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1.
Clinical Cancer Research ; 27(6 SUPPL 1), 2021.
Article in English | EMBASE | ID: covidwho-1816938

ABSTRACT

Introduction: Cancer patients have been considered a high-risk population in the COVID-19 pandemic. We previously investigated risk of COVID-19 death in COVID-19 positive cancer patients during a median follow-up of 134 days, and identified the following risk factors: male sex, age >60 years, Asian ethnicity, hematological cancer type, cancer diagnosis for >2.5 years, patients presenting with fever or dyspnea, and high levels of ferritin and C-reactive protein (CRP). Here, we further investigate which factors are associated with a COVID-19 related death within 7 days of diagnosis. Methods: Using data from Guy's Cancer Centre and one of its partner trusts (King's College Hospital), we included 306 cancer patients with a confirmed COVID-19 diagnosis (February 29th-July 31st 2020). 72 patients had a COVID-19 related death (24%) of whom 35 died within 7 days (50%). Cox proportional hazards regression was used to identify which factors were associated with a COVID-19 related death <7 days of diagnosis. Results: Of the 72 cancer patients who had a COVID-19 related death, the mean age was 72 years (Standard Deviation (SD) 14). A total of 53 (74%) patients were men. 37 (52%) had a hematological cancer type, 47 (65%) had stage IV cancer, and 42 (58%) had been diagnosed with cancer more than 24 months before COVID-19 related death. In the group of patients who died within 7 days of diagnosis (n= 35), mean age was 73 years (SD 13.96), 24 (68%) were men, 20 (57%) had a hematological cancer type, 26 (74%) had stage IV cancer, and 24 (68%) had been diagnosed with cancer >24 months before COVID-19 diagnosis. Factors associated with COVID-19 related death <7 days of diagnosis were: hematological cancer (Hazard Ratio (HR): 2.74 (95% Confidence Interval (CI): 1.21-6.22)), 2-5 yrs since cancer diagnosis (HR: 4.81 (95%CI: 1.47-15.69)), and >5 yrs since cancer diagnosis (HR: 4.41 (95%CI: 1.38-14.06)). Additionally, patients who presented with dyspnea had increased risk of COVID-19 related death <7 days compared to asymptomatic patients (HR: 5.25 (95%CI 2.14-12.89)). CRP levels in the third tercile (146-528 mg/L) as compared to the first were also associated with increased risk of an early death due to COVID-19. Conclusion: From all the factors identified in our previous COVID-19 related death analysis, only hematological cancer type, a longer-established cancer diagnosis (2-5 years and more than 5 years), dyspnea at time of diagnosis and high levels of CRP were indicative of an early COVID-19 related death (within 7 days of diagnosis) in cancer patients.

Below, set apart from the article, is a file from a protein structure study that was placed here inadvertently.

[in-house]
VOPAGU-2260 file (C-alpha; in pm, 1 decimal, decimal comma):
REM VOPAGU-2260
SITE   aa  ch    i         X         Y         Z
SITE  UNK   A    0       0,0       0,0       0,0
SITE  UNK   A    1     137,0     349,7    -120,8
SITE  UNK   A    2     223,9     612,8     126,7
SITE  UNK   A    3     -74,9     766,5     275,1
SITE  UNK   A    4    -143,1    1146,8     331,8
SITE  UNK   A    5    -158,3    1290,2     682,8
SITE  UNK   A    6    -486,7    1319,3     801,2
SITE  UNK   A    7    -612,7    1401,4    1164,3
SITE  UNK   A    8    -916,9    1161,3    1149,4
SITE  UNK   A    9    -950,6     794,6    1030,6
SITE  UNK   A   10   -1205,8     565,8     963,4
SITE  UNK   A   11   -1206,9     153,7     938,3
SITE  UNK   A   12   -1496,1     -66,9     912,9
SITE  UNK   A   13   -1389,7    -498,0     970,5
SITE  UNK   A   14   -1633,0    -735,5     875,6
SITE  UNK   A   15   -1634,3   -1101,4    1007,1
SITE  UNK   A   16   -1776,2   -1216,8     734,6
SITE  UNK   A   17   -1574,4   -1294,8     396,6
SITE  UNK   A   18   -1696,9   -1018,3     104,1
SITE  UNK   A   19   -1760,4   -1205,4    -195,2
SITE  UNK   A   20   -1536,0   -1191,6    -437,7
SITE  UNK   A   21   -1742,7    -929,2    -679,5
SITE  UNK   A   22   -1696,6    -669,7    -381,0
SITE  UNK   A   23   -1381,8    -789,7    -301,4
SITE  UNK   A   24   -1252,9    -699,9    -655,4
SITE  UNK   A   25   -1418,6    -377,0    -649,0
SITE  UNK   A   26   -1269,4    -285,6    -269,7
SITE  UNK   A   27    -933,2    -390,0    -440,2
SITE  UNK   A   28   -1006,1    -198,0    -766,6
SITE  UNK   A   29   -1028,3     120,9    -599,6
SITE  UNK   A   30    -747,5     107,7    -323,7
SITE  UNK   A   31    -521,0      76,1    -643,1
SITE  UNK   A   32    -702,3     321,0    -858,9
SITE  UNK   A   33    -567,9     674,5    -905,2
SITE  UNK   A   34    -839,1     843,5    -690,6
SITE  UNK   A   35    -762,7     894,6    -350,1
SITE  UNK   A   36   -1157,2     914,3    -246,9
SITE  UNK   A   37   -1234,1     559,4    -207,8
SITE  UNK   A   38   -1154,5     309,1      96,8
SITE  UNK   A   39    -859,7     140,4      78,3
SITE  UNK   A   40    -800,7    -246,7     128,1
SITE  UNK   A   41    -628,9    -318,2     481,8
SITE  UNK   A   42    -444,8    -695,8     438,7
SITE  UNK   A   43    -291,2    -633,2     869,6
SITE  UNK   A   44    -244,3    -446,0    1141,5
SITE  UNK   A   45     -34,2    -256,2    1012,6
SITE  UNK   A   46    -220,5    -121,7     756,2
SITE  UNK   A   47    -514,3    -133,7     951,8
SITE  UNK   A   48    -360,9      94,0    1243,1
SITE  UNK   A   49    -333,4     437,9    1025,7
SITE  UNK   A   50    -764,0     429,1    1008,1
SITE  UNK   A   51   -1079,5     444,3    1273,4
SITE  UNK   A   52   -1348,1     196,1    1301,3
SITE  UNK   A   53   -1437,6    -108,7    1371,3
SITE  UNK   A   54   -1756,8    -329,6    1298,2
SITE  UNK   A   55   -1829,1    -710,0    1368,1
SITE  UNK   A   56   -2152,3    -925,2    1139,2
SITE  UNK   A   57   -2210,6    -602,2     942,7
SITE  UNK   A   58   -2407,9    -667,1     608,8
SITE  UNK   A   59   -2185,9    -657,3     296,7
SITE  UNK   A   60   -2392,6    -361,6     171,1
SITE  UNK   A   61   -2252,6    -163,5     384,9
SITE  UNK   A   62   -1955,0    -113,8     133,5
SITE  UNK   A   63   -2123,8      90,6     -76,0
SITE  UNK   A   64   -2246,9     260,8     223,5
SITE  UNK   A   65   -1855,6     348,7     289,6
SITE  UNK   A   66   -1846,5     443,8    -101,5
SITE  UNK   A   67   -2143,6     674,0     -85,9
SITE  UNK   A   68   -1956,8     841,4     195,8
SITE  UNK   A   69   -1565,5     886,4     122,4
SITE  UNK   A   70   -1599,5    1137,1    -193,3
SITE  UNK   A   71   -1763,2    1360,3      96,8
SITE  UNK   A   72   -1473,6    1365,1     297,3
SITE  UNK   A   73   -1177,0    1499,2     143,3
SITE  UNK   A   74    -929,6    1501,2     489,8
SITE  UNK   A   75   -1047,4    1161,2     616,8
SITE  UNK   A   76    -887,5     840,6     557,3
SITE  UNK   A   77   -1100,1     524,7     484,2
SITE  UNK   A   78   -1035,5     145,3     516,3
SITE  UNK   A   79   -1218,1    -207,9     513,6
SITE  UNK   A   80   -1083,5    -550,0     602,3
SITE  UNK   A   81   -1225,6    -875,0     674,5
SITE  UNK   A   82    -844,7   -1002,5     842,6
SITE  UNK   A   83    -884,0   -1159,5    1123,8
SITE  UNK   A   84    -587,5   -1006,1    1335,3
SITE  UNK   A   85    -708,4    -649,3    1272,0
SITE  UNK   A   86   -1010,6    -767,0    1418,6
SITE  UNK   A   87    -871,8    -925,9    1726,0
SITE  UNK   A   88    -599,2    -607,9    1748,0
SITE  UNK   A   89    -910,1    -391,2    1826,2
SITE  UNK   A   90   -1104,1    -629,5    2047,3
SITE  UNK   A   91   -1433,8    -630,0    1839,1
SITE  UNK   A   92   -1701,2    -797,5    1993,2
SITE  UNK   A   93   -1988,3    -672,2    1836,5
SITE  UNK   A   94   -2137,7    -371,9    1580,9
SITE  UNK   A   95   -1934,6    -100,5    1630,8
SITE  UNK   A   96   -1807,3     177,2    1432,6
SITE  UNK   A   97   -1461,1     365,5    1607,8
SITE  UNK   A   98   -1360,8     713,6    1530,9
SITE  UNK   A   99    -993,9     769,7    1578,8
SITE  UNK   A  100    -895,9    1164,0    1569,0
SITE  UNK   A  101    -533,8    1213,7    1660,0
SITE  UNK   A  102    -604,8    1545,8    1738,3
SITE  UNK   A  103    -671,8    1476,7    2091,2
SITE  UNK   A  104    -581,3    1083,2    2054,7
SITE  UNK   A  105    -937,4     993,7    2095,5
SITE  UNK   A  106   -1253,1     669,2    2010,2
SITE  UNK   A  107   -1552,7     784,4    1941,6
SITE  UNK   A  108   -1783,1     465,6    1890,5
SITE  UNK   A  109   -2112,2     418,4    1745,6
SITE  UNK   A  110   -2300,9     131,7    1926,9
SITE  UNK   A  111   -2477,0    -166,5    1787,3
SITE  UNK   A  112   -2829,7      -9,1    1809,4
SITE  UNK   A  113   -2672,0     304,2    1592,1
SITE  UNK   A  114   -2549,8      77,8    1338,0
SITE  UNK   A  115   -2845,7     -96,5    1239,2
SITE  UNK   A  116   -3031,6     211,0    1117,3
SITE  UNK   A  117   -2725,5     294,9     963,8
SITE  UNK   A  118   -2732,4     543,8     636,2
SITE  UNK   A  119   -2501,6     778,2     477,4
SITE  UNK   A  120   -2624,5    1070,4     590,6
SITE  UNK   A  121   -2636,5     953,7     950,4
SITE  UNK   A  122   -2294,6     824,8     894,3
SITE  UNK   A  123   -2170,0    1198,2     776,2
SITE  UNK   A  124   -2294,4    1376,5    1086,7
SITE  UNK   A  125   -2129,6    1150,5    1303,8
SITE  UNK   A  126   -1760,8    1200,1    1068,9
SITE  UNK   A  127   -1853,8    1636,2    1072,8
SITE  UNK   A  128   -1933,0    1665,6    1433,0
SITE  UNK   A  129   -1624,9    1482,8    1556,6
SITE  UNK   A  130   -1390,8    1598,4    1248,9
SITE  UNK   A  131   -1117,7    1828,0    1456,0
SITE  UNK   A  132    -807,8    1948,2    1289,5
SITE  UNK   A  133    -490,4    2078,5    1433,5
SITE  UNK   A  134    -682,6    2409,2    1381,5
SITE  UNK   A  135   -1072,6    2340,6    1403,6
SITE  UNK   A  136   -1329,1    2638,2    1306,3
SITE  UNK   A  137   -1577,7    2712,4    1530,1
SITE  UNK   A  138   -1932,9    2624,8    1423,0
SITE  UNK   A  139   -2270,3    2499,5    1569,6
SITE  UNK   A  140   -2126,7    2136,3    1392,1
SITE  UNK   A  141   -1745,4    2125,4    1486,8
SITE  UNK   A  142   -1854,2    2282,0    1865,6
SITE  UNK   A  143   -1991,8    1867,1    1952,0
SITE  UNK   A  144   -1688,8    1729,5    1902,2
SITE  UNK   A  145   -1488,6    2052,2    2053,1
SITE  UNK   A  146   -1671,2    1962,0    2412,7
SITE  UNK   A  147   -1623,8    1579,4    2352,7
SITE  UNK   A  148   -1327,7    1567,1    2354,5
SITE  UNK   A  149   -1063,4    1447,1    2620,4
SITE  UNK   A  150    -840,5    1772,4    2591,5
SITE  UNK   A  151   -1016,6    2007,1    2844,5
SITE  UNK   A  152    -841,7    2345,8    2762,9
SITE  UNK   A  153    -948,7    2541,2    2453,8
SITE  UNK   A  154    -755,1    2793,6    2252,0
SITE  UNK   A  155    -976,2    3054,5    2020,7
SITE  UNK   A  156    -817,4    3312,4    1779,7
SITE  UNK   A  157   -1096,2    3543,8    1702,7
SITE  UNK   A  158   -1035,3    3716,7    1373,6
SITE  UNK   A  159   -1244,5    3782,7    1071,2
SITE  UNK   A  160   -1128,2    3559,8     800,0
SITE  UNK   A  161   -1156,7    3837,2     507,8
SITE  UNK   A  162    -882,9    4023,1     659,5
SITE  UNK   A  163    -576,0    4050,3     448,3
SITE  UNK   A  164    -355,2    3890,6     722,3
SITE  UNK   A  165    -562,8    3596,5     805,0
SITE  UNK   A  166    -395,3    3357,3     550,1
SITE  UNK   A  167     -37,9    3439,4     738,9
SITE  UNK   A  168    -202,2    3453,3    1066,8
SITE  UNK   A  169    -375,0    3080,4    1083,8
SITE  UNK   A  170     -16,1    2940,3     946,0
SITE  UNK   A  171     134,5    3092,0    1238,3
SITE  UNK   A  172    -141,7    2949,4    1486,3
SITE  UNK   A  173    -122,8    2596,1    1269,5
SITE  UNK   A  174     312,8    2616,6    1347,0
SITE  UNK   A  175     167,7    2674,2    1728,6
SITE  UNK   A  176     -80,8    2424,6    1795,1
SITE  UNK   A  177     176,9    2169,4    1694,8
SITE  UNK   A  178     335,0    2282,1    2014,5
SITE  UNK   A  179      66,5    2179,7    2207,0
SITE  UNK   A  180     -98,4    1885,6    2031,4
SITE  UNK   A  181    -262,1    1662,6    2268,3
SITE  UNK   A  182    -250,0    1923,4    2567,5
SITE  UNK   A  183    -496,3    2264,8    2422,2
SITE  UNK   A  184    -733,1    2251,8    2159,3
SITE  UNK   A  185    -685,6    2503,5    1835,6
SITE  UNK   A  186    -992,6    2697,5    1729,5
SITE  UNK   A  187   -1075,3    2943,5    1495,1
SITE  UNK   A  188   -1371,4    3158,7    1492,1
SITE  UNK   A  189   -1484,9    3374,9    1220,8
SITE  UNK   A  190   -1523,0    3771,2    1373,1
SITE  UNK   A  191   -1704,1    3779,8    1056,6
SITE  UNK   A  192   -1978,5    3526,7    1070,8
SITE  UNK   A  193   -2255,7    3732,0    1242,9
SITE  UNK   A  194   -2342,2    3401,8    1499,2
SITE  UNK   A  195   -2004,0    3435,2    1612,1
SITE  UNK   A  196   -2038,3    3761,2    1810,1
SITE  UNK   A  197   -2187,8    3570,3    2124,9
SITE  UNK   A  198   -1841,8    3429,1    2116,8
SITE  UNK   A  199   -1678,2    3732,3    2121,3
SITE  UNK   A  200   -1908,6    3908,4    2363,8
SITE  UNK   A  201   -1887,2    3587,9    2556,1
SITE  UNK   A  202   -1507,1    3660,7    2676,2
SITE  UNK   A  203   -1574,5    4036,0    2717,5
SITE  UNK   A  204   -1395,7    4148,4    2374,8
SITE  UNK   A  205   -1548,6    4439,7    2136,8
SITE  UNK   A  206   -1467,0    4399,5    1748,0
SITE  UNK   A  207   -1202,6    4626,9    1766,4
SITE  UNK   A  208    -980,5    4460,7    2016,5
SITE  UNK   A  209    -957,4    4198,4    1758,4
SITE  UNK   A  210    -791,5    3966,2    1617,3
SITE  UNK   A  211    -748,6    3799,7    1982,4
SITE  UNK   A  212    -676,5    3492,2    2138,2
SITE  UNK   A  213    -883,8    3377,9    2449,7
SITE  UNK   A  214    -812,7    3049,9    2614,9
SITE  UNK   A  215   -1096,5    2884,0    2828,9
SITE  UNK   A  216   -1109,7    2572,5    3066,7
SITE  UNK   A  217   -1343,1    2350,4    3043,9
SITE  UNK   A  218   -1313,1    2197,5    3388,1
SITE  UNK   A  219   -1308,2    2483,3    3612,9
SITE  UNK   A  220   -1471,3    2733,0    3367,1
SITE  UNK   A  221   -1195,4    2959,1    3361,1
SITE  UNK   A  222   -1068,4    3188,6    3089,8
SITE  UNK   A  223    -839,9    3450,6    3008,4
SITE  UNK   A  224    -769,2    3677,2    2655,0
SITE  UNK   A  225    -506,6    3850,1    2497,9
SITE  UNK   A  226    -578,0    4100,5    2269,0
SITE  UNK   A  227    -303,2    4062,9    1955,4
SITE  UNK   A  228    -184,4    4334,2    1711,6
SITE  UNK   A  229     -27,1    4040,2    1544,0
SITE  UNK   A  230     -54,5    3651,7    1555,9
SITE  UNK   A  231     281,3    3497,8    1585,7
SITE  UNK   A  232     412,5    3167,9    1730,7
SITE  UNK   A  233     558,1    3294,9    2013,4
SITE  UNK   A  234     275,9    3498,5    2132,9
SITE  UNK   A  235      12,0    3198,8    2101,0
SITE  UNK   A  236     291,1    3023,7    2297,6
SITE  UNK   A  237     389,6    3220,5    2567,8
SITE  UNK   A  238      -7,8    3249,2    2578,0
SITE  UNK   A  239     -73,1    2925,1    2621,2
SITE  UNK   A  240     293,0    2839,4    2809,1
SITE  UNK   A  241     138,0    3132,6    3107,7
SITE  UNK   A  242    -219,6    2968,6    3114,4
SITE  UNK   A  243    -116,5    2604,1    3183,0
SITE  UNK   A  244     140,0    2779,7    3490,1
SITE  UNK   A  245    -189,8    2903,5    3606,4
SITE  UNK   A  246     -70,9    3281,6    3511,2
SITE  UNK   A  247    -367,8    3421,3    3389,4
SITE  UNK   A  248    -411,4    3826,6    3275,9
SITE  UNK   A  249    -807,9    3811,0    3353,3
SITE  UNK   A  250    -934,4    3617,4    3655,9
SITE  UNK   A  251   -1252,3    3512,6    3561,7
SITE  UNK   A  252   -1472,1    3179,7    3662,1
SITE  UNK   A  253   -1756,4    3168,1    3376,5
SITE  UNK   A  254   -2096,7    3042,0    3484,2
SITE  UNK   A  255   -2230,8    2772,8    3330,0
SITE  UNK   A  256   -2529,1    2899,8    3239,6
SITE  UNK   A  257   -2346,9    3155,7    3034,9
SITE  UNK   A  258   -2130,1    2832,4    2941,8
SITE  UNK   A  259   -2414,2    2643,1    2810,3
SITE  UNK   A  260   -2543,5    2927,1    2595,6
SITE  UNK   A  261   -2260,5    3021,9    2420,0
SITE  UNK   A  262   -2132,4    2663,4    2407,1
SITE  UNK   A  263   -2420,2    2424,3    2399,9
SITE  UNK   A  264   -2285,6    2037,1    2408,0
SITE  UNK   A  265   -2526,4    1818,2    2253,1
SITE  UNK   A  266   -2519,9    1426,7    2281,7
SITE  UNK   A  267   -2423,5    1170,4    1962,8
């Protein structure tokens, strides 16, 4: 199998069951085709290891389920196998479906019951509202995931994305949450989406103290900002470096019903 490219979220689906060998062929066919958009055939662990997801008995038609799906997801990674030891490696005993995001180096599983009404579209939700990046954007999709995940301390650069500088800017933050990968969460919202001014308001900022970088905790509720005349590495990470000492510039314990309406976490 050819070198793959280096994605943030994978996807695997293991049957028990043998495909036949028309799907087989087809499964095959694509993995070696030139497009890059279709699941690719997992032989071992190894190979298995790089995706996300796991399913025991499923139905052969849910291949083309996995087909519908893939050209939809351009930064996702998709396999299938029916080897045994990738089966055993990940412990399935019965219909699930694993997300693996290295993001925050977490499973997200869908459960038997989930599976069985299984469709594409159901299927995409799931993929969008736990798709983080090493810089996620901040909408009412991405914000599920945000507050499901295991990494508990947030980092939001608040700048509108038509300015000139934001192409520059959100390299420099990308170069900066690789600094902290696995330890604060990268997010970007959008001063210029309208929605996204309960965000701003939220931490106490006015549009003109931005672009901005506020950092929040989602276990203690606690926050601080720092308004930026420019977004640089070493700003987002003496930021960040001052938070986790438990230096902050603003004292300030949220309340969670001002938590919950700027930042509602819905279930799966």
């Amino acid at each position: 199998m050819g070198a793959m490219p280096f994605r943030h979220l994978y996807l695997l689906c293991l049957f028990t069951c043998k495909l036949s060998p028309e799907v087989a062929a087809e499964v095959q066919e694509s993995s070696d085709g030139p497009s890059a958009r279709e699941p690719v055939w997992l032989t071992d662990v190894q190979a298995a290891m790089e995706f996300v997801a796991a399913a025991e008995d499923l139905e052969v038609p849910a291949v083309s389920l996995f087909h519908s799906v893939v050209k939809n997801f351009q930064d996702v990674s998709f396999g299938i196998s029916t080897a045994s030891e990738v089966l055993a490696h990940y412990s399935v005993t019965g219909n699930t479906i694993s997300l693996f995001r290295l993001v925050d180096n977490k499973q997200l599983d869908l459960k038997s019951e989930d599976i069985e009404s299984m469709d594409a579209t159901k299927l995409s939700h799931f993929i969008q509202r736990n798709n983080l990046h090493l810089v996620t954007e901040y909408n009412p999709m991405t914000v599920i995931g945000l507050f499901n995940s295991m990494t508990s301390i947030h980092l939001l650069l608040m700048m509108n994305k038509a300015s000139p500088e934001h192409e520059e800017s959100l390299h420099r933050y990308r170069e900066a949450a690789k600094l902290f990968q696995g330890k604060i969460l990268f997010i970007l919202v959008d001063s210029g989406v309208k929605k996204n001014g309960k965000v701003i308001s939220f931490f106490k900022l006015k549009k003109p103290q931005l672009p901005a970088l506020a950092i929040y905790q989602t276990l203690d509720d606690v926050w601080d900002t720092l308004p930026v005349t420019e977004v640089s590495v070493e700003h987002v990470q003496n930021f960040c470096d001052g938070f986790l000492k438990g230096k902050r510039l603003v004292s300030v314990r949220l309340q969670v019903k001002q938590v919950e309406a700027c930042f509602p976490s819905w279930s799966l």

2.
Clinical Cancer Research ; 27(6 SUPPL 1), 2021.
Article in English | EMBASE | ID: covidwho-1816934

ABSTRACT